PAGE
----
We engaged in a healthy dialogue yesterday morning at the November Chief Outsider’s CEO roundtable. Our goal is to offer a forum to discuss challenging issues. We take great care to avoid selling or promoting services. Yesterday both CEOs and CFOs engaged in a healthy dialogue. You may find their insights interesting. As we approach the finish line for 2011, we are hearing CEOs and CFOs express these concerns:
1. Slowing or non-existent growth
2. Need for more premium prospects in a dramatically changed domestic and global marketplace
3. People management issues: internal (exes, board, employees) and external (clients/prospects)
4. Need for realistic game-changing strategies going forward
The following reflects the areas raised at the roundtable regarding 2012. Please let me know if you have an interest in attending a breakfast roundtable in the future.
- Strategic planning is not easy to do as most mid-market companies are very much operating environments. Key challenge is for CEOs to work on the business, not in the business.
- Strategic planning needs to happen away from the office and the day-to-day environment.
- If you are the CEO, it is always your job to drive the plan and do so constantly. Set a tickler to remind yourself every 90 days to address the plan.
- The strategic plans among competitors are probably very similar. What differs is in the actual execution.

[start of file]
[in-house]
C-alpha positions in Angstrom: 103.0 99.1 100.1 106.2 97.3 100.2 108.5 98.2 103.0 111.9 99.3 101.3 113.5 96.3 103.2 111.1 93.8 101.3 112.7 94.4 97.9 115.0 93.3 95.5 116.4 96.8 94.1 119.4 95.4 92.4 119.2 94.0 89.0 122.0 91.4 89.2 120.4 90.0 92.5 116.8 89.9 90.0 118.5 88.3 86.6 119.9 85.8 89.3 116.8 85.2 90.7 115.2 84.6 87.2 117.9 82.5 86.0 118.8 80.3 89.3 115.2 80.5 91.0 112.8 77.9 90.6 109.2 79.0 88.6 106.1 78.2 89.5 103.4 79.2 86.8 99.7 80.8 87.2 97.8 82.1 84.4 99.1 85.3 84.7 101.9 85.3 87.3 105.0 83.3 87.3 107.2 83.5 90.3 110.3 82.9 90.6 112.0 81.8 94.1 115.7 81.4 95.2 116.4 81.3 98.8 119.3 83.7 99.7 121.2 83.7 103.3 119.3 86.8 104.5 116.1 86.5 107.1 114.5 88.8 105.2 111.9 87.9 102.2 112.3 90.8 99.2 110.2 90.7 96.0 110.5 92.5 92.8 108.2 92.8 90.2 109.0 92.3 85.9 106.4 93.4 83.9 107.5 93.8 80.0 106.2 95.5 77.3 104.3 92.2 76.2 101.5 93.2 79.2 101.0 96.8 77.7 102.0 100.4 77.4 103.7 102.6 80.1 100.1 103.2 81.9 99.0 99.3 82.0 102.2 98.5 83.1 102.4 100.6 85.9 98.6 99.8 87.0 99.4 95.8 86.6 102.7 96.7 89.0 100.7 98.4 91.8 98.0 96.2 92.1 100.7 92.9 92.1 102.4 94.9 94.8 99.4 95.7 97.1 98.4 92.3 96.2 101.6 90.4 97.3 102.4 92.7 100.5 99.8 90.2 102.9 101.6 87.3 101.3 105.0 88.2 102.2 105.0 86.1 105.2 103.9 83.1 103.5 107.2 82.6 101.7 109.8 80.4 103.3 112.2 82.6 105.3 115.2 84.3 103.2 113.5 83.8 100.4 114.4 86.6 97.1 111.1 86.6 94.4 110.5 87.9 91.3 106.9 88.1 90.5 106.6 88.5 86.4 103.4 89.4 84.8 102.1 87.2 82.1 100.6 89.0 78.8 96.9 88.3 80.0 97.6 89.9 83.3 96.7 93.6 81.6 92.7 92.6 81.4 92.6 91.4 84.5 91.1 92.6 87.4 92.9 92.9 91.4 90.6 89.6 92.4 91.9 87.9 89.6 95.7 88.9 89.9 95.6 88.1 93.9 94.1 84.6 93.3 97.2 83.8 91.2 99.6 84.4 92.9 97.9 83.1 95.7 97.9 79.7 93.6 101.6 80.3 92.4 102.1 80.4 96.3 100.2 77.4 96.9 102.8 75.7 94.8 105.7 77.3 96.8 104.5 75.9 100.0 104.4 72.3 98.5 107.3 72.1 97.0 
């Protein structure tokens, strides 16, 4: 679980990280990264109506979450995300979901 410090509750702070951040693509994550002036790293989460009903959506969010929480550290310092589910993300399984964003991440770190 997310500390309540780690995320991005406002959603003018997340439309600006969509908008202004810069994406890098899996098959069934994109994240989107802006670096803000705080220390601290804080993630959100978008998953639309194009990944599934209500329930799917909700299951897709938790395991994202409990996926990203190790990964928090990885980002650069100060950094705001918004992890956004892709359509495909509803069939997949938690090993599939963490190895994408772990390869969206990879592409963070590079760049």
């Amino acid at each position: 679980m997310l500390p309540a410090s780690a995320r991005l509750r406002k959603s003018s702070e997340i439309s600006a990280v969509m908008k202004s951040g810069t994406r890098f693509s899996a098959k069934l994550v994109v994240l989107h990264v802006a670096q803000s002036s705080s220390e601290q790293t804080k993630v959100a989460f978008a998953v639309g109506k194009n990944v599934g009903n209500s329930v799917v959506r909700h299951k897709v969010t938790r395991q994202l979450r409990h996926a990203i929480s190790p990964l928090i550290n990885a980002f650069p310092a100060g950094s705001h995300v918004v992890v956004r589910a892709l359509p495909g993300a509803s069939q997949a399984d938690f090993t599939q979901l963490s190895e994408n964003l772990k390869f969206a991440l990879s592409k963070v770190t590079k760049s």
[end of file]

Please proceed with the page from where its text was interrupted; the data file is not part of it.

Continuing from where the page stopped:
External stake holders:
- Integrate the input of internal stake holders, from the highest to the lowest level employees, with the input of external stakeholders, the most profitable customers.
- Profitable customers can be those who: (1) pay bills on time, (2) buy on value, not just on price, (3) stay with you over time, (4) don’t over burden the service team consistently, (5) refer you to more business.
- If a product is commoditized, differentiate by service.
- Create an entire experience around the product or service for the customer.
- Be close to customers. One CEO has locations inside his VIP customer buildings.
Internal stake holders:
- The CEO of a manufacturing company offered that his most important employee is his truck driver, the access point to his customers. He creates an environment where the truck drivers have passion and great concern for the customers. This CEO leads by inspiration, not intimidation.
- If you have a problem with an employee, blame yourself first. Did you set expectations? Did you communicate effectively? Did you get them mentored or trained? Did you listen?
- Take the CEO vision and strategy down to 4, 5, 6th level employees, not just at the top. Think from the bottom up when it comes to strategy, not just the top down. When it comes to employee retention strategies, start from the lowest employee up.
- Reward and award the lowest employees as well as the top. The most profound ideas and improvements can come from the most unlikely sources. Make it safe for people to offer their input.